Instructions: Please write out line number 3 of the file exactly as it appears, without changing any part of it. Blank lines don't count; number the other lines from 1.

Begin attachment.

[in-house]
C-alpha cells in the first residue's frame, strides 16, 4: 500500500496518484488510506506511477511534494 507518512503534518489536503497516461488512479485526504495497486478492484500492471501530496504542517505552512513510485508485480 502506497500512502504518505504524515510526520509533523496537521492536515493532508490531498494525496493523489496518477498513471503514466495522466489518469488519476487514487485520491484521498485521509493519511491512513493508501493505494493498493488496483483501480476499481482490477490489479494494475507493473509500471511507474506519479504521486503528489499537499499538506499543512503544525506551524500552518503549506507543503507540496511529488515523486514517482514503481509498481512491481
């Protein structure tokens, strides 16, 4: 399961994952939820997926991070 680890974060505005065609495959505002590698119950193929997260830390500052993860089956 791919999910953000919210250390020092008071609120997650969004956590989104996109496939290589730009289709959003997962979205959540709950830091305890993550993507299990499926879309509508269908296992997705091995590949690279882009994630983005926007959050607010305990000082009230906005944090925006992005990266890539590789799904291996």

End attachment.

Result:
């Protein structure tokens, strides 16, 4: 399961994952939820997926991070 680890974060505005065609495959505002590698119950193929997260830390500052993860089956 791919999910953000919210250390020092008071609120997650969004956590989104996109496939290589730009289709959003997962979205959540709950830091305890993550993507299990499926879309509508269908296992997705091995590949690279882009994630983005926007959050607010305990000082009230906005944090925006992005990266890539590789799904291996």